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Sleep for Peak Performance

Sleep for Peak Performance

The Impactic Sport Program Home Page

WELCOME TO SLEEP FOR PEAK PERFORMANCE!

Check out the introductory video below.


The information and advice provided in this program is intended to assist you with improving your performance, as well as your general health. It is intended to compliment your training plan and not instead of guidance from your coach. It should also not be used in place of advice from a doctor or for treatment or diagnosis of any specific health issue. By participating in this program you assume any risks, and that you release Impactic Sport from any responsibility or claim relating to such participation.

How much sleep should I get?

How much sleep should I get?

GregWells 1% Tip (TRAINING WITH YOUR EYES CLOSED) PHONE-01.jpg

TODAY’S EXERCISE: Log your sleep

Fill in the “Log your Sleep” exercise on page 6 of your Athlete Workbook.

For the next week, log your sleep patterns. Write down what time you go to bed and what time you wake up. This will give you a good idea of how much sleep you normally get and if you go to bed and wake up around the same time every day.

KEY POINTS:

1. Sleep is important for everyone, but particularly if you're an athlete.

2. Sleep helps repair your muscles and gives you more energy for the next day.

3. If you’re 12-13, you need between 9-11 hours of sleep each night.


The information and advice provided in this program is intended to assist you with improving your performance, as well as your general health. It is intended to compliment your training plan and not instead of guidance from your coach. It should also not be used in place of advice from a doctor or for treatment or diagnosis of any specific health issue. By participating in this program you assume any risks, and that you release Impactic Sport from any responsibility or claim relating to such participation.

Sleep and athletic performance

Sleep and athletic performance

The Impactic Sport Program Home Page

HERE ARE SOME FUN FACTS ABOUT SLEEP AND ATHLETIC PERFORMANCE:

1. Tennis star Roger Federer sleeps for 11-12 hours each night!

2. The Toronto Raptors dedicated 4 days to “sleep camp” in their pre-season training.

3. Sleep repairs your tissues and replenishes your energy stores.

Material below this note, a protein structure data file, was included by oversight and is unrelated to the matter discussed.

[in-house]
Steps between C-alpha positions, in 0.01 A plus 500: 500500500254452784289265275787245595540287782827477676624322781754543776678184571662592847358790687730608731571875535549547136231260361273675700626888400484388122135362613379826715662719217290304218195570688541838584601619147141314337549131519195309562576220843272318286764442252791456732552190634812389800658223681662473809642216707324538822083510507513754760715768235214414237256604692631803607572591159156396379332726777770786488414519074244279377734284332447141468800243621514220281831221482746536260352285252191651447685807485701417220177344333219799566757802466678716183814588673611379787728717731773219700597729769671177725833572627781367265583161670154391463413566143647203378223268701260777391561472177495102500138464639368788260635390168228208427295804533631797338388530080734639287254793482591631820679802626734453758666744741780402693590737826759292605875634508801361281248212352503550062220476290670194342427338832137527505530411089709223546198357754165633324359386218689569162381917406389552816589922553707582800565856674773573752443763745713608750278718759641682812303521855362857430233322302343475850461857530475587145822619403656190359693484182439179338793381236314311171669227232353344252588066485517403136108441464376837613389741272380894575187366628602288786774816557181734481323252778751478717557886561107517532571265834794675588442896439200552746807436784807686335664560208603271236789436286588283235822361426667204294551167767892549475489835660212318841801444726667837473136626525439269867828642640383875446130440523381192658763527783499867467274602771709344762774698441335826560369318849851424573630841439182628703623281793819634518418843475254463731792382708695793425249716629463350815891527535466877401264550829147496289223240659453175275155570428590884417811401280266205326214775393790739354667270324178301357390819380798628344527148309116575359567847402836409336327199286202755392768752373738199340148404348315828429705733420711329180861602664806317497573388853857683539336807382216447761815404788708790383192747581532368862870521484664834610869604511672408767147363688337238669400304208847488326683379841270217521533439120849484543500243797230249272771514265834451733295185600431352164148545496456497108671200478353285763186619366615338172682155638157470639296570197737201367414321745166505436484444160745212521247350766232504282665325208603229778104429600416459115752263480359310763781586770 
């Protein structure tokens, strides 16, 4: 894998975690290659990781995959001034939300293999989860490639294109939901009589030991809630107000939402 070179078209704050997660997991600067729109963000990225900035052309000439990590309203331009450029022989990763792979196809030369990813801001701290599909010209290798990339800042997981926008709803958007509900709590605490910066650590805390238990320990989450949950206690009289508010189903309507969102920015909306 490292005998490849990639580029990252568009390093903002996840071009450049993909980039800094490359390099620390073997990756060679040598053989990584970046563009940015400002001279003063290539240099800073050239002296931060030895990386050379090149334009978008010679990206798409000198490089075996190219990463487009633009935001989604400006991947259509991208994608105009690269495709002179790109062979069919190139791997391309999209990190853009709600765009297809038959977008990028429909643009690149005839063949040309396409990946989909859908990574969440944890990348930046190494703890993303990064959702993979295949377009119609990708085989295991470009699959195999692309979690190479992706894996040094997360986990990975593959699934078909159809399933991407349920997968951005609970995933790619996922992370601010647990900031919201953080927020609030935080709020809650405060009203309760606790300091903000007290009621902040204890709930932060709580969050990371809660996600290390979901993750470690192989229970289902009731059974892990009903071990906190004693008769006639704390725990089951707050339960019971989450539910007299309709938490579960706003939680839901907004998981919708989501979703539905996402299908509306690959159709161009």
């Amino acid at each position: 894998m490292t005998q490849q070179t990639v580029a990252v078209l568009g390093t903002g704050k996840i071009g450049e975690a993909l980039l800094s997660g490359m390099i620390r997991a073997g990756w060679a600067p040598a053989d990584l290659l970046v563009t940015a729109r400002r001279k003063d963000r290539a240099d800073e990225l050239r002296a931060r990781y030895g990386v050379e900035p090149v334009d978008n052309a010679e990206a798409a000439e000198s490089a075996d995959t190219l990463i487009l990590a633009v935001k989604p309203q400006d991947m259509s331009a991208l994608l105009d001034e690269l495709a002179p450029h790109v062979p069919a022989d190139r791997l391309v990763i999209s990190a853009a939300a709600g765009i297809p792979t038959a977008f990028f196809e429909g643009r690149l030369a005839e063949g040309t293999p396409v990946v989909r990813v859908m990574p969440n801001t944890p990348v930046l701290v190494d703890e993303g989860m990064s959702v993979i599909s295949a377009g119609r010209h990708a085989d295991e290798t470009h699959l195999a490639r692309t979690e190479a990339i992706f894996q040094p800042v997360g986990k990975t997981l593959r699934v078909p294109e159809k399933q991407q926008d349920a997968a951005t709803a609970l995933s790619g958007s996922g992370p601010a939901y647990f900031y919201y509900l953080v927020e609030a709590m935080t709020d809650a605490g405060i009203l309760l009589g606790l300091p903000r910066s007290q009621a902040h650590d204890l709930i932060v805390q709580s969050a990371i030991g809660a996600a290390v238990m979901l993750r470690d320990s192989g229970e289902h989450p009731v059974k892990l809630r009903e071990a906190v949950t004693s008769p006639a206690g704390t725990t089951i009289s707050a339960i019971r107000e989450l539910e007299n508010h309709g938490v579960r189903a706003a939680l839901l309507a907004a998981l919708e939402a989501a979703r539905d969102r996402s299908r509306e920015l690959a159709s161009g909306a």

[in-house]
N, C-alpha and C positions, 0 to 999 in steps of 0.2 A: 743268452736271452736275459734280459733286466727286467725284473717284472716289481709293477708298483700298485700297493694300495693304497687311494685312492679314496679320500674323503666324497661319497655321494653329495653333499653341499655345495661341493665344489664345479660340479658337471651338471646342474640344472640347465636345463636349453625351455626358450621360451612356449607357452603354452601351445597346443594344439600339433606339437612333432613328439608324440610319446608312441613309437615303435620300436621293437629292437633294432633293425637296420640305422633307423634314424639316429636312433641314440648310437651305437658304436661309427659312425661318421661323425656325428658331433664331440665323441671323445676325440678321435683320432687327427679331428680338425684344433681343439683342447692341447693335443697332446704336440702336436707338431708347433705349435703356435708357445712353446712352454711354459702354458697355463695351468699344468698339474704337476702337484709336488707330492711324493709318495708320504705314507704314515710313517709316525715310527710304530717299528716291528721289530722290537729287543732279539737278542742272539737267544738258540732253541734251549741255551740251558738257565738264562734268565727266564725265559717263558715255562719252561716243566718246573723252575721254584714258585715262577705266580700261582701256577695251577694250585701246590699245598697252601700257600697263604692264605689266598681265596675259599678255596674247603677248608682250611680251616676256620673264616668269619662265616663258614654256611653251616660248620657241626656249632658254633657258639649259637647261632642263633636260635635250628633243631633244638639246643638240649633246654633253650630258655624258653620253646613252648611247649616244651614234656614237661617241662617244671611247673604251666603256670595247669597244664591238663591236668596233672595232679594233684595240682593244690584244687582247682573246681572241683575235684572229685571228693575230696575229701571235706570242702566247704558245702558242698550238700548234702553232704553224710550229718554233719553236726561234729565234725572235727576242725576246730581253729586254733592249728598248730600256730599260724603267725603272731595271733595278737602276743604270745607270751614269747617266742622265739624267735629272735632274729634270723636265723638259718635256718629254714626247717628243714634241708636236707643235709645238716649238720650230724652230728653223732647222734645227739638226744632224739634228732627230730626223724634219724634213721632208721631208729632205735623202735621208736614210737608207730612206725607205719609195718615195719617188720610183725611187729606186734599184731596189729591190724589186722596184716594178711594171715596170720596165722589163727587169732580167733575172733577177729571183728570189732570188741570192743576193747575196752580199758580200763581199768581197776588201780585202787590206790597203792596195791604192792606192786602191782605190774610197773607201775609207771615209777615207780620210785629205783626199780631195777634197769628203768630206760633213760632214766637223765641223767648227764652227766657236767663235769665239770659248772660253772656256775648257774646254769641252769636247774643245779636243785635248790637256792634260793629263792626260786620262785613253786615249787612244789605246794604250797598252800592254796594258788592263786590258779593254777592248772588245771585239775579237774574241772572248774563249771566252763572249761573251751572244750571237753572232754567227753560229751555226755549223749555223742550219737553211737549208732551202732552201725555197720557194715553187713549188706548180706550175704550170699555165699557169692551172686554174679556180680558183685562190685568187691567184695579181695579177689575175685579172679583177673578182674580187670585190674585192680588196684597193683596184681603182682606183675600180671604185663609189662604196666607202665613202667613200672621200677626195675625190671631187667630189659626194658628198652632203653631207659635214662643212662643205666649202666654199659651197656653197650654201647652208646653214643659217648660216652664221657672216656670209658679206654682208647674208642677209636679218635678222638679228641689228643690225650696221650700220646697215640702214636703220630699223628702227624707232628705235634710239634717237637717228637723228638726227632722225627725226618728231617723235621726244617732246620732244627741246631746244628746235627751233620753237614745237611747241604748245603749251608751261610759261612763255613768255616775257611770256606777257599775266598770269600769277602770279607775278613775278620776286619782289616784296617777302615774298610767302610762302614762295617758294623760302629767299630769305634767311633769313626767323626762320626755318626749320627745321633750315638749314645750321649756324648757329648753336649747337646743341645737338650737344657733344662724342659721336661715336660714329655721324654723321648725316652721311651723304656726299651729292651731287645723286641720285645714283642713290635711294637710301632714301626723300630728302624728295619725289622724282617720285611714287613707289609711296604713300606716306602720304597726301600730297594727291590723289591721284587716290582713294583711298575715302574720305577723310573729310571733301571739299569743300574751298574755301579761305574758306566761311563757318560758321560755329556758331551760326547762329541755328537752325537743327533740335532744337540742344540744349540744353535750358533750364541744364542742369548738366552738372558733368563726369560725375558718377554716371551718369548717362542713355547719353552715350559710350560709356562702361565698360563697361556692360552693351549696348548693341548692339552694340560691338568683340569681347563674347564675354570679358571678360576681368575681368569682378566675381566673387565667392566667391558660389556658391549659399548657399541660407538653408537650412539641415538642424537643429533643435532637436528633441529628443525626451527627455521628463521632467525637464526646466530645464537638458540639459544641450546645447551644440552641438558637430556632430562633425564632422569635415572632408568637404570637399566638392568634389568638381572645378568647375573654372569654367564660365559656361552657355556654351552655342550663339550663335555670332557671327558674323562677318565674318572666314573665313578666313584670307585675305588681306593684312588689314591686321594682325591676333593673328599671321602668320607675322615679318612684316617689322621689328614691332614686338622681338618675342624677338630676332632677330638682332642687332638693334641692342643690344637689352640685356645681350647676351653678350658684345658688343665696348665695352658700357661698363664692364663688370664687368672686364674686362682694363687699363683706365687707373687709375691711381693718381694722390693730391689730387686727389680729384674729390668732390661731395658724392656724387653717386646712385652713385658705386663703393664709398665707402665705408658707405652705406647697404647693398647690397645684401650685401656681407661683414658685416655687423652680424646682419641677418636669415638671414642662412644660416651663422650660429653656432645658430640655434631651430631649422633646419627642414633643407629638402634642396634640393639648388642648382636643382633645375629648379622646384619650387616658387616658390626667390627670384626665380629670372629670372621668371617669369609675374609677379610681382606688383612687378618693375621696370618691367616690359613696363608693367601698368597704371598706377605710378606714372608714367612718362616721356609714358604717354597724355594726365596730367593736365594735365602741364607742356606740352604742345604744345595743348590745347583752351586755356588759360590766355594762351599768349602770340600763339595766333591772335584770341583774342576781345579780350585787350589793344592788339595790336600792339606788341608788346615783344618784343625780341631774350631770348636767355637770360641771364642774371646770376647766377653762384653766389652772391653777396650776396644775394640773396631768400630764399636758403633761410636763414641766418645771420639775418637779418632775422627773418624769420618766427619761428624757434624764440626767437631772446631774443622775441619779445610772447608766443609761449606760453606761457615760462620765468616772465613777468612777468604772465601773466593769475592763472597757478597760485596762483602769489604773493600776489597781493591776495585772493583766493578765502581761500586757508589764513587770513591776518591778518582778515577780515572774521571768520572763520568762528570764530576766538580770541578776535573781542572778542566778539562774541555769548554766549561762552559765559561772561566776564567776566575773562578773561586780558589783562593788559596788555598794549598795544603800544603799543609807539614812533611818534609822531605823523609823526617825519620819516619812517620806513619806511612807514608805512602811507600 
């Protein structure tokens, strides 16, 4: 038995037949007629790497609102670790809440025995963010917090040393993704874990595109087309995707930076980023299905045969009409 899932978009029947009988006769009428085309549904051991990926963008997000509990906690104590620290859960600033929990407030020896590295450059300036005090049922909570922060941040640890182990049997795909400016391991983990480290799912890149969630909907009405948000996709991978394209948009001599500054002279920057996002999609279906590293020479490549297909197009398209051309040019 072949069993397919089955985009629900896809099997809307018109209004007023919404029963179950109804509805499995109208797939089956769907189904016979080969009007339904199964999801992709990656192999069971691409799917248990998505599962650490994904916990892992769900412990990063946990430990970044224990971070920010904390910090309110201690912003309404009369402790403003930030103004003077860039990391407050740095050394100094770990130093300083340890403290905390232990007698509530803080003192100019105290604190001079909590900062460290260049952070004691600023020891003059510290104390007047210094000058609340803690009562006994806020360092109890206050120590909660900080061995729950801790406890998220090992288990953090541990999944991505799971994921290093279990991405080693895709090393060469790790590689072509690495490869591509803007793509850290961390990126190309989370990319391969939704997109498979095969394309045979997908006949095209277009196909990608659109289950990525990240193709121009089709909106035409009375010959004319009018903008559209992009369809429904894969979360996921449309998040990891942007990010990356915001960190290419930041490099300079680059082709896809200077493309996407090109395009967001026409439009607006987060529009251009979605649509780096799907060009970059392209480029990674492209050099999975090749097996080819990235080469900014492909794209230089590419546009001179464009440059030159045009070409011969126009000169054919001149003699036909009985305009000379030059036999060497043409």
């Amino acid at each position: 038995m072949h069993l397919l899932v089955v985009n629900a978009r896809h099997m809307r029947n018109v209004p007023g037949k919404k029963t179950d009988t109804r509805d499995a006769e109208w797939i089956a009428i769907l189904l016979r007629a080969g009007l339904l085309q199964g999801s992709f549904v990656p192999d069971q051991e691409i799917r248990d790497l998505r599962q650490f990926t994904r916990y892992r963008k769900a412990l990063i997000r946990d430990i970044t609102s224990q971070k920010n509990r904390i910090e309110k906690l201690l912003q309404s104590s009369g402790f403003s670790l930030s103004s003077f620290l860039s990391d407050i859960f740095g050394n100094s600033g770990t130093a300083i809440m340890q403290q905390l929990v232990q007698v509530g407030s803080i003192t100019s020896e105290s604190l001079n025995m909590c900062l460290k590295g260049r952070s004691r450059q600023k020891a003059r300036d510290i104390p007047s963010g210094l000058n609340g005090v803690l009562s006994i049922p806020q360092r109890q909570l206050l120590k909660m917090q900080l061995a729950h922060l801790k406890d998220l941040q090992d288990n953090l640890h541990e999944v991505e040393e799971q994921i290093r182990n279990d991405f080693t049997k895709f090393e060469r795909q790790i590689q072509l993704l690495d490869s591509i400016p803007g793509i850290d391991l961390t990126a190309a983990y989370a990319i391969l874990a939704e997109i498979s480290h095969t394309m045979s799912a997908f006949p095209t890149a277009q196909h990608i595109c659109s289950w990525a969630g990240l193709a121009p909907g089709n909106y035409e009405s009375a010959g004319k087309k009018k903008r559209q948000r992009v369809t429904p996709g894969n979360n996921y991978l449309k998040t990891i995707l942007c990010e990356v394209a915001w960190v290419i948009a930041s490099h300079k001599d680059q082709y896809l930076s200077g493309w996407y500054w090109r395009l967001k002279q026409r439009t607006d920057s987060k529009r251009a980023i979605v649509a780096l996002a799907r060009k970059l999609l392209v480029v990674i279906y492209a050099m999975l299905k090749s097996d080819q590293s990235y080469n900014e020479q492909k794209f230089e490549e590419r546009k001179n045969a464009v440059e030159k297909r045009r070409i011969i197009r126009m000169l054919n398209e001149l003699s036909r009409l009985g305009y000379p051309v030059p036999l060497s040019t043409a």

4. You build muscle in your sleep!

5. If you have a good night sleep, you’ll repair your body from that day’s workout AND you’ll be able to perform better the next day.

TODAY’S EXERCISE: SLEEP DIARY

Fill in the “Sleep Diary” exercise on page 7 of your Athlete Workbook.

For the next week, keep a sleep diary. Log what you’re doing in the hours before you go to sleep and what your sleep is like that night (sleep duration, quality of sleep).

GregWells 1% Tip (TRAINING WITH YOUR EYES CLOSED)-01.jpg

The information and advice provided in this program is intended to assist you with improving your performance, as well as your general health. It is intended to compliment your training plan and not instead of guidance from your coach. It should also not be used in place of advice from a doctor or for treatment or diagnosis of any specific health issue. By participating in this program you assume any risks, and that you release Impactic Sport from any responsibility or claim relating to such participation.

Optimize your Naps

Optimize your Naps

The Impactic Sport Program Home Page

KEY POINTS:

1. Naps are beneficial for exercise performance.

2. However, there is a right way to nap, and a wrong way to nap.

3. If you nap for the wrong amount of time, you will wake up during one of the deeper stages of sleep and you will feel groggy.

4. If you want to have a quick power nap, sleep for 20 minutes.

5. If you want to sleep for longer, sleep for 90 minutes. 

If you want to learn more about napping, check out the video below!